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It’s maple sugar time on the North Shore

Traditional Maple Sugar Tap
Traditional Maple Sugar Tap

MapleSugaring_031611.mp312.84 MB

Chel Anderson is a North Shore naturalist. She lives here in Cook County and joins us periodically to talk about phenology or what’s going on in the woods right now. Welcome back, Chel.

Anderson: Hi!

Well, it’s already starting. Cold nights, warm days; that means the sugar maple sap is flowing.

Anderson: It does, and we can all look forward to the products to come. We have a lot of maple syrup producers here for our relatively small population, and so we have a lot of experts for you all to call upon to really talk about the whole maple syrup production end of things, so maybe we’ll talk about the mechanics of sap flow, because sap flow as happens in maples is not really very common. There are very few species that actually have the kind of sap flow that maples, sugar maples, red maples, have, and it maybe be something that people don’t have a lot of understanding.

So, I understand that birch does?

Anderson: Yeah, birch are another species that do up here, but they’re really the only two groups of species that really have this kind of sap flow.

Why is that?

Anderson: Well, why? That’s always a really big question that I’m not sure any of us can really answer. It’s to do with their evolution as species that has made them different from other tree species, but the mechanics that they have evolved to have that create a sap flow are quite interesting. First of all, a misconception to clear up to start with is that we all learned in grade school and biology that sap wood in the tree conducts the water from the roots up to the rest of the tree and that the nutrients, the carbohydrates and other nutrients that the photosynthesis creates is conducted by another set of tissue called the phloem into the tree, back to the roots and into other parts of the tree. Well, in the case of the maple, that isn’t exclusively true, and that’s why the sap of the maple is sweet, because at this time of year, it’s actually absorbing sugars that were created by the photosynthesis during the growing season and stored in the tree in the form of sugars, sucrose, and that’s being absorbed into the sap and being carried by the xylem, by the sap wood. So, it’s a little different from what is happening in most trees. So, like other trees, things flow in both directions, up and down, but in the case of trees that actually have a sap flow, like maples, something forms called positive pressure, suction and osmotic pressure. Those three things are the mechanical aspects of why sap flows out of your tap in a tree or out of a wound. Let’s say, a big branch has broken off of a tree in a winter storm or something, or a beaver cut a birch tree down in the fall and now in the spring all this sap is falling out.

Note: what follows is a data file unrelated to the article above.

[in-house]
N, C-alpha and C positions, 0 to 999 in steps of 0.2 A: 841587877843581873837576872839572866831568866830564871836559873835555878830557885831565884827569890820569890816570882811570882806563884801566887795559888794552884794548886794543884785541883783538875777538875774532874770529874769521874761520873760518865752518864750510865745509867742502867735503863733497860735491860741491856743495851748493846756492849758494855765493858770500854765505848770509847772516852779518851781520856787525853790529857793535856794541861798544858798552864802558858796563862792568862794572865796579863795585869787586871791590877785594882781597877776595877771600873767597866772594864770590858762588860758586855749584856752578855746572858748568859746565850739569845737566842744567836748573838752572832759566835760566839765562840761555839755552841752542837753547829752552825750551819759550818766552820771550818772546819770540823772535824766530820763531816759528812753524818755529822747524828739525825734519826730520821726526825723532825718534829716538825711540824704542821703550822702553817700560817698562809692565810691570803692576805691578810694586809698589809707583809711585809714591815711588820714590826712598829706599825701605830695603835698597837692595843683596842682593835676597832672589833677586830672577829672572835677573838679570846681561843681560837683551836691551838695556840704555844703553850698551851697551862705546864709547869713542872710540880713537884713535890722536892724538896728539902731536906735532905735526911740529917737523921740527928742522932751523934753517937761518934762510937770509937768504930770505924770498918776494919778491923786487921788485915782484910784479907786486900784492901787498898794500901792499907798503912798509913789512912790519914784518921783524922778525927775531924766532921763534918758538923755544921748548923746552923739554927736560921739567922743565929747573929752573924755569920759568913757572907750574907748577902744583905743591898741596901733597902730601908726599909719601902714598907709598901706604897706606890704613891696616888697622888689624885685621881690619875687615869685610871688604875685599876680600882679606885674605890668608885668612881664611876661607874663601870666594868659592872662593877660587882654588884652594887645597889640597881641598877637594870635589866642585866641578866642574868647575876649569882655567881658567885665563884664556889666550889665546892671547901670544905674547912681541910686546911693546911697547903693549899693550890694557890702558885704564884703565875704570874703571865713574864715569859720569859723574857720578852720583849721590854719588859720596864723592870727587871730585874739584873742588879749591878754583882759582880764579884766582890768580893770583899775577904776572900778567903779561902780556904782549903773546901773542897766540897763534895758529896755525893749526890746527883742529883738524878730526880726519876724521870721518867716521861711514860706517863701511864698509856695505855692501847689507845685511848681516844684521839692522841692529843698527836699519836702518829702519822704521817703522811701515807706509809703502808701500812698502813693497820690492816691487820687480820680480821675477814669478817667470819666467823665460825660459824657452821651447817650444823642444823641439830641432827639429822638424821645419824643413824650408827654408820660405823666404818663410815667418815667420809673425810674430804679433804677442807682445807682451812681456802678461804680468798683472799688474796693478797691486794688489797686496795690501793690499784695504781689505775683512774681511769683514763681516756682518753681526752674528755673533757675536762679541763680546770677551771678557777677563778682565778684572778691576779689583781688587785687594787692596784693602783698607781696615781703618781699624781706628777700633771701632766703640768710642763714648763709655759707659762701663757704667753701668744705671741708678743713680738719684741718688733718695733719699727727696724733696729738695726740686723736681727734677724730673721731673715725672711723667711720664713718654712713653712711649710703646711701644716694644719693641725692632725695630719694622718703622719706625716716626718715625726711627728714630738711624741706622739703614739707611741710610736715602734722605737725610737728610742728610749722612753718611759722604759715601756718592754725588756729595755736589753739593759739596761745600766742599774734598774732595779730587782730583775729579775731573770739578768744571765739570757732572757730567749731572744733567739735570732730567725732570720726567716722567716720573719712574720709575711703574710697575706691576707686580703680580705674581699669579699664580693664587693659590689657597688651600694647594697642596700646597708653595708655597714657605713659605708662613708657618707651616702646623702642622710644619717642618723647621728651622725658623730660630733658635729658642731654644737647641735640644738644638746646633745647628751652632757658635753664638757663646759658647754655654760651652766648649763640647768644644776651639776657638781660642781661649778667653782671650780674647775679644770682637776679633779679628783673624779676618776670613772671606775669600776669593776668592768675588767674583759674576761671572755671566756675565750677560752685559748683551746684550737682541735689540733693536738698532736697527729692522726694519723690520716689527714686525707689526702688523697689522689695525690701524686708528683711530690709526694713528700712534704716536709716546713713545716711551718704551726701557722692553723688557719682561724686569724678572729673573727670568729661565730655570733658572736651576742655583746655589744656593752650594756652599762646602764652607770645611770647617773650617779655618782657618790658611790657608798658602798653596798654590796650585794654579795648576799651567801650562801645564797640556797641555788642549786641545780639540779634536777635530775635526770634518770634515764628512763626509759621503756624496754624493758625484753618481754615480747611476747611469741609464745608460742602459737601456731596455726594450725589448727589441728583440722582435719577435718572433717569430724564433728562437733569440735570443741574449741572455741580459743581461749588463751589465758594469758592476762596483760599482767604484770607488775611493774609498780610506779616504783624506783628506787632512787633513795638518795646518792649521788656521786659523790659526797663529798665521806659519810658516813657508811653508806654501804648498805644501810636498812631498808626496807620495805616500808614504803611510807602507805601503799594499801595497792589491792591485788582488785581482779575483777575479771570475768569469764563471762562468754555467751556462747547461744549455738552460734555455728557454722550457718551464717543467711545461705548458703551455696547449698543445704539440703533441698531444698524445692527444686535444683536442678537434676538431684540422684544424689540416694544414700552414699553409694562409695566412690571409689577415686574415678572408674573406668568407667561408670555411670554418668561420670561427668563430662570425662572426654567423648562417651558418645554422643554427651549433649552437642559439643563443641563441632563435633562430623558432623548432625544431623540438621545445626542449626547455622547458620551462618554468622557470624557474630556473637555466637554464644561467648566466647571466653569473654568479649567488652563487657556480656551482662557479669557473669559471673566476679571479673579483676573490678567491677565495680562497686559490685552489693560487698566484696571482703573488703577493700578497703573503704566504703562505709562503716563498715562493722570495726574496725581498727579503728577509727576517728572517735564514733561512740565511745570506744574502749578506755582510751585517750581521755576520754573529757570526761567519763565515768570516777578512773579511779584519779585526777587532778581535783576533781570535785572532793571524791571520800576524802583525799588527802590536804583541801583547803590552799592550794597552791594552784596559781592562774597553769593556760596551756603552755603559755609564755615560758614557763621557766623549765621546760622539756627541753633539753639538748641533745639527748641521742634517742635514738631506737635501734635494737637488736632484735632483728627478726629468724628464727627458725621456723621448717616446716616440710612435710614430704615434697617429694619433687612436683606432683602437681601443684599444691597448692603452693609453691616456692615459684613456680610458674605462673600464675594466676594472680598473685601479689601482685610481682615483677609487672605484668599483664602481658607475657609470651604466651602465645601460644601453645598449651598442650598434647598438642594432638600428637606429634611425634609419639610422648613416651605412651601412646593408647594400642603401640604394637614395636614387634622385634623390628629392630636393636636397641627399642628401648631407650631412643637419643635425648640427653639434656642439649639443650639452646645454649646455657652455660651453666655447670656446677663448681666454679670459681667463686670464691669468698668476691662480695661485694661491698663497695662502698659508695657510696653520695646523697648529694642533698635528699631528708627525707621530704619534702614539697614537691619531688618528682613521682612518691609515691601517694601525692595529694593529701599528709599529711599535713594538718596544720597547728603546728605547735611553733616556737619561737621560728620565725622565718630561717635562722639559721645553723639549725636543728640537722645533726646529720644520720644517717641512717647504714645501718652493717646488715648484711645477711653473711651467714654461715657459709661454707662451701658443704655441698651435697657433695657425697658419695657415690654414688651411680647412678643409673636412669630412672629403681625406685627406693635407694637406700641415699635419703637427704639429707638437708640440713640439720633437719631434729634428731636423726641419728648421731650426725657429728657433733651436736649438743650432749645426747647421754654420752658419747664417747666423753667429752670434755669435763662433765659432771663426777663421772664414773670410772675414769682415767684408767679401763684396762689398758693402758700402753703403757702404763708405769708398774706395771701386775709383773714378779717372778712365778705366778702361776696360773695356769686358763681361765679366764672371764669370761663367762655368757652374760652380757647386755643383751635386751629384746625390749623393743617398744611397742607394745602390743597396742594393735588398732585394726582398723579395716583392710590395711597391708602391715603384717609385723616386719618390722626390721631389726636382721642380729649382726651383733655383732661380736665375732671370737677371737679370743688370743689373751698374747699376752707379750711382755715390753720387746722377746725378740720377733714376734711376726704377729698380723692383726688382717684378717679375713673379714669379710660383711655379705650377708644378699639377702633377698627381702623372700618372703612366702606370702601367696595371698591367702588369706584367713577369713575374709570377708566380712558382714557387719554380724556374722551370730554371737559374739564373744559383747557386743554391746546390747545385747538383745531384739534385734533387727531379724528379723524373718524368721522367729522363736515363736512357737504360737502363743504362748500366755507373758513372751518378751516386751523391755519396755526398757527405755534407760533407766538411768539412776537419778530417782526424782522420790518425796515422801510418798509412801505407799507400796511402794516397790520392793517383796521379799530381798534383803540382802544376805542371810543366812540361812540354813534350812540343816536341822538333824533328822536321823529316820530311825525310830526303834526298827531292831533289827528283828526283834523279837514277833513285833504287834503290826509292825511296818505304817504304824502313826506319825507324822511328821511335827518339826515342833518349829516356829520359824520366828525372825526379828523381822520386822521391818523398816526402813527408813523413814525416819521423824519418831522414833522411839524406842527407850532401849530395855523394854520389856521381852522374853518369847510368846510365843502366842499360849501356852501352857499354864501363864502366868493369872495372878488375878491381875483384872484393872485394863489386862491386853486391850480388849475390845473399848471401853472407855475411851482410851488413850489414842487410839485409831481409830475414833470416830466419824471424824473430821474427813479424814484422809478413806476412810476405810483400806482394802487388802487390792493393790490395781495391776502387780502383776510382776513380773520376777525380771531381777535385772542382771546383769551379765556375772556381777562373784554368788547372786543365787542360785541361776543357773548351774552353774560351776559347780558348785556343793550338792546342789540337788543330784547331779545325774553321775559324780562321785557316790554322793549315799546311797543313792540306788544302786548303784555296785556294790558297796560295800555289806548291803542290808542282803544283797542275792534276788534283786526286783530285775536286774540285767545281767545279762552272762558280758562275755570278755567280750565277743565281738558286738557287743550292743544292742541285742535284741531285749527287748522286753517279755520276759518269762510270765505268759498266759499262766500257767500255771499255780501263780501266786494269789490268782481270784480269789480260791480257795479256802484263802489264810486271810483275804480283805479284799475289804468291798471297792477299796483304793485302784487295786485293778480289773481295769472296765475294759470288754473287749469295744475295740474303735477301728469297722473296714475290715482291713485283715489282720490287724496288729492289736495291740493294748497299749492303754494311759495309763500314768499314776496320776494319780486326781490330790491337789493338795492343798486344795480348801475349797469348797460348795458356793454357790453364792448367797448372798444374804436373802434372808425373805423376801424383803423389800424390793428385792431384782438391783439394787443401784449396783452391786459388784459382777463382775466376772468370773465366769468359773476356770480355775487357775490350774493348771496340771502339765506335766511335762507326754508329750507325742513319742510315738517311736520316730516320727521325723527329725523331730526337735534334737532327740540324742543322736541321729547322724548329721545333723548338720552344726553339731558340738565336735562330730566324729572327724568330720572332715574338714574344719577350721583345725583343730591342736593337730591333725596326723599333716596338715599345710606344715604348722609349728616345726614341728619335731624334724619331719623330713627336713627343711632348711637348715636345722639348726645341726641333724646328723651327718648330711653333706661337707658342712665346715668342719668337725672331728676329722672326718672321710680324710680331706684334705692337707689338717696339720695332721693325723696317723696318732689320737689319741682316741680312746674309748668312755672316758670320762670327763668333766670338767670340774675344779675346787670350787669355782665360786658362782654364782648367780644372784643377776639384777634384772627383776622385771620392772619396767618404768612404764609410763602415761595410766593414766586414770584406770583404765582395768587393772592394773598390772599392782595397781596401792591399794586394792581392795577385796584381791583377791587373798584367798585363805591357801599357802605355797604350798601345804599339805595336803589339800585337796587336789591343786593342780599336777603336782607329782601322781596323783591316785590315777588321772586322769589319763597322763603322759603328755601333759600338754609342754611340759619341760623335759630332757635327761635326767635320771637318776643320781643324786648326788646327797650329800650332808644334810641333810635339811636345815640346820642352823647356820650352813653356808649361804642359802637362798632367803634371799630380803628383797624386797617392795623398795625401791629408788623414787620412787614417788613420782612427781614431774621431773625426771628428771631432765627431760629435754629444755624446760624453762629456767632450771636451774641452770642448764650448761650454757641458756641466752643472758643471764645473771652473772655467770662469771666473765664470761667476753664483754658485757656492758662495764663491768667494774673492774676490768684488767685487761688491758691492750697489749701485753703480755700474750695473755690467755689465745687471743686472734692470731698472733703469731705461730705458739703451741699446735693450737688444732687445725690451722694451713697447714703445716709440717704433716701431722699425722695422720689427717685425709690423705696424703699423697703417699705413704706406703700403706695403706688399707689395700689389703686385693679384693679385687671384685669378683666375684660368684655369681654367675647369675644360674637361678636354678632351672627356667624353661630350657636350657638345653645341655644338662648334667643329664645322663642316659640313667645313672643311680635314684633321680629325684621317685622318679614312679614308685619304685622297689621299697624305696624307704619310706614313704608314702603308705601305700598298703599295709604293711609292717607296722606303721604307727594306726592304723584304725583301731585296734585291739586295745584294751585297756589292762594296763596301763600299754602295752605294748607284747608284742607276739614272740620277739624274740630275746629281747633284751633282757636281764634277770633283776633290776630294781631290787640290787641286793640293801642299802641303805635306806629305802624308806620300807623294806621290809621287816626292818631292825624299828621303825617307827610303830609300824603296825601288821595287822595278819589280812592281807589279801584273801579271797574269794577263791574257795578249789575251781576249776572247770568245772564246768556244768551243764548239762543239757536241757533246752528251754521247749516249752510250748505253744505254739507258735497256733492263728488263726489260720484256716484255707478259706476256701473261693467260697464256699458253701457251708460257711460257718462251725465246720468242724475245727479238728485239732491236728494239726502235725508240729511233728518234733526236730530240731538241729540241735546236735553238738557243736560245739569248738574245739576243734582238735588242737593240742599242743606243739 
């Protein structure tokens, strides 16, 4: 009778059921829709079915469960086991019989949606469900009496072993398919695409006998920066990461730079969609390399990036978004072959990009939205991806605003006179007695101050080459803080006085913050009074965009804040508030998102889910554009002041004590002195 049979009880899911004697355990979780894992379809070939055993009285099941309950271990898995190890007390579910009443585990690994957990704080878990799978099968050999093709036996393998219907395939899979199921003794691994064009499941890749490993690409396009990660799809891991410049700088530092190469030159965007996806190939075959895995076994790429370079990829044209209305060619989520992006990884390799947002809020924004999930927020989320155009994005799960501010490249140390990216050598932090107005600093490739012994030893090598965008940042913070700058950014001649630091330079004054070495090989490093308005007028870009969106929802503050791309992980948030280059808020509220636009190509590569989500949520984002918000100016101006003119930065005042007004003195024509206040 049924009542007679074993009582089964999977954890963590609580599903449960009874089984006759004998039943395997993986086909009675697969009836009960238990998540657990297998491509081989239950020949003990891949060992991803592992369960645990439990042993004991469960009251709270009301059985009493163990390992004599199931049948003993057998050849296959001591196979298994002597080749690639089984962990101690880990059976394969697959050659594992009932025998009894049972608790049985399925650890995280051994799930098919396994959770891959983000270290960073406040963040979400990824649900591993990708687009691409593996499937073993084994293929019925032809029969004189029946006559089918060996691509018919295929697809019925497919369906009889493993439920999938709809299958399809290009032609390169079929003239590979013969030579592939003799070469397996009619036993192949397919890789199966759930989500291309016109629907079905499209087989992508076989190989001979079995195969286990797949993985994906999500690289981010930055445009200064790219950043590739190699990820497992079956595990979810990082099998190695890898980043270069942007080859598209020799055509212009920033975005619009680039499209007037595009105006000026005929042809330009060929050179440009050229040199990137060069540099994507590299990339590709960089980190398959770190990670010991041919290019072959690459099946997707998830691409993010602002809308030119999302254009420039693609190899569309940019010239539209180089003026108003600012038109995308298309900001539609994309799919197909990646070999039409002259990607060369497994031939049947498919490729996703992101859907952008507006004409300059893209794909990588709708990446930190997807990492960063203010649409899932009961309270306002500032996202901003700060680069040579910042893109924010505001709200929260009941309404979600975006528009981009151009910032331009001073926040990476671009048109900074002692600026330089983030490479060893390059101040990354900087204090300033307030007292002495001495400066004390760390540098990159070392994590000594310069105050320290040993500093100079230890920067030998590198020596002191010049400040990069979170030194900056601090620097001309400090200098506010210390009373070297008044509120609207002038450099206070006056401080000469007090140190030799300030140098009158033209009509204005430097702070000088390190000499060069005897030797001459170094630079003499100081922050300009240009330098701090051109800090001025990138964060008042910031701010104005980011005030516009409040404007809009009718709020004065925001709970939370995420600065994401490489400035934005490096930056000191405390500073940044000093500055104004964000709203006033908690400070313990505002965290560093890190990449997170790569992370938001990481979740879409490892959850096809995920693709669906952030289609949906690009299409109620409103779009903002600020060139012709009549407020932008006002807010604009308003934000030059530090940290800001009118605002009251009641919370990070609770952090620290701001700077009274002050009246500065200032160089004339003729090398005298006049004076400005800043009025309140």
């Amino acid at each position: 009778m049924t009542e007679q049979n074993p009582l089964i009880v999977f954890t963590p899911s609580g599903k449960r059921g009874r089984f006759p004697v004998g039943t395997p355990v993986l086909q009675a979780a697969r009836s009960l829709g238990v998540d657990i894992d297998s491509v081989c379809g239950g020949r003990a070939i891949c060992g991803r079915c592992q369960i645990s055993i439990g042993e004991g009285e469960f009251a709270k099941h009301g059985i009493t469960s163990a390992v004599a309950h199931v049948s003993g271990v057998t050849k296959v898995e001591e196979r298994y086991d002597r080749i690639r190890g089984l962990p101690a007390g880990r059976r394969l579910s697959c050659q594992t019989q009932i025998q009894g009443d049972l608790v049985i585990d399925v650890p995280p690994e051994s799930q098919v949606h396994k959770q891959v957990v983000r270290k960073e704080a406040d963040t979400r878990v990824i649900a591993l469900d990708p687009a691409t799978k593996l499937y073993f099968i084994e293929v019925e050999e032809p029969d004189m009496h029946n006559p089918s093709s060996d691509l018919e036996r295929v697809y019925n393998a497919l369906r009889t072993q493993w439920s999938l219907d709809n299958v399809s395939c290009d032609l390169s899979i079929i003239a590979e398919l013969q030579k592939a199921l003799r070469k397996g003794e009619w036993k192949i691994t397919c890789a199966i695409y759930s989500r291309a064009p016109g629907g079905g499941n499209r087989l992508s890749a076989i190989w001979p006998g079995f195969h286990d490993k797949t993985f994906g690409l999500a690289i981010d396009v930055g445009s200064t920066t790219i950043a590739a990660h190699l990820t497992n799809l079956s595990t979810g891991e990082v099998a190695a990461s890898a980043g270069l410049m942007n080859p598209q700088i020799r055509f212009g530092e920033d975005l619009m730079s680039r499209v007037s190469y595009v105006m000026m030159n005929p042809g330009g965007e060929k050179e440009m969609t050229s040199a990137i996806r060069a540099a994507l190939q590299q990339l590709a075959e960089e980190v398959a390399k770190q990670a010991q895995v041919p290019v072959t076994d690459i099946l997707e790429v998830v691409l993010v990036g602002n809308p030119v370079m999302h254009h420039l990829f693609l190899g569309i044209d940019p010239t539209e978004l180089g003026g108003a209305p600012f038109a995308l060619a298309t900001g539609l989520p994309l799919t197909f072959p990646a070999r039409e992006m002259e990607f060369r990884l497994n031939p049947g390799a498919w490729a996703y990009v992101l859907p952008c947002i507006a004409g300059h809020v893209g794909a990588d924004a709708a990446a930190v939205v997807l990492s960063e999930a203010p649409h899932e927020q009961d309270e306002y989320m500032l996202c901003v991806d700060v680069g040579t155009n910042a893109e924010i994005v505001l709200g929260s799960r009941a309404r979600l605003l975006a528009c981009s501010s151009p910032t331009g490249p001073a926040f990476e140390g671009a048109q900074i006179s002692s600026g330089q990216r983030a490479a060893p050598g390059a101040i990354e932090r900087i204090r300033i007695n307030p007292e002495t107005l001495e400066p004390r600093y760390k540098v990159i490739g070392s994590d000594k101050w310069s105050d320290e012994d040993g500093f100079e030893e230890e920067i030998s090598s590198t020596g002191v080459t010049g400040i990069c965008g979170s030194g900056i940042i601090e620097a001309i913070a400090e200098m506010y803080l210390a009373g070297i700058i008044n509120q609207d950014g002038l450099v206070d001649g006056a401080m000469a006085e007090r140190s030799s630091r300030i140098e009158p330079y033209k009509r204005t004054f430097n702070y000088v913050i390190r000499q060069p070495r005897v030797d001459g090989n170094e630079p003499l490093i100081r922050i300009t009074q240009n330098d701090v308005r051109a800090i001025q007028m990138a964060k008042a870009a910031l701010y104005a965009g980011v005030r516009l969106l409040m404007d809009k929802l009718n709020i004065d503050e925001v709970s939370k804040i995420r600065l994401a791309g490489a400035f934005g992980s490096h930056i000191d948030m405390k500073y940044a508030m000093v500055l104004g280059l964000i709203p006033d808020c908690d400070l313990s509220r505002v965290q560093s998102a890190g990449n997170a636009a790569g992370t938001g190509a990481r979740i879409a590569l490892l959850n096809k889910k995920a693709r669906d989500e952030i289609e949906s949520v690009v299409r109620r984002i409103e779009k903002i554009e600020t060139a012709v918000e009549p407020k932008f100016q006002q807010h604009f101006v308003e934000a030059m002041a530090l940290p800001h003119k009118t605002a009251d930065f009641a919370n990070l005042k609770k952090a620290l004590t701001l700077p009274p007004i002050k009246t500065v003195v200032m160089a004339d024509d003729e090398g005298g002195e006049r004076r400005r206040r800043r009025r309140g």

I’ve seen red squirrels nibble on branch ends of maple trees and lick the sap.

Anderson: Exactly. Red squirrels: really smart.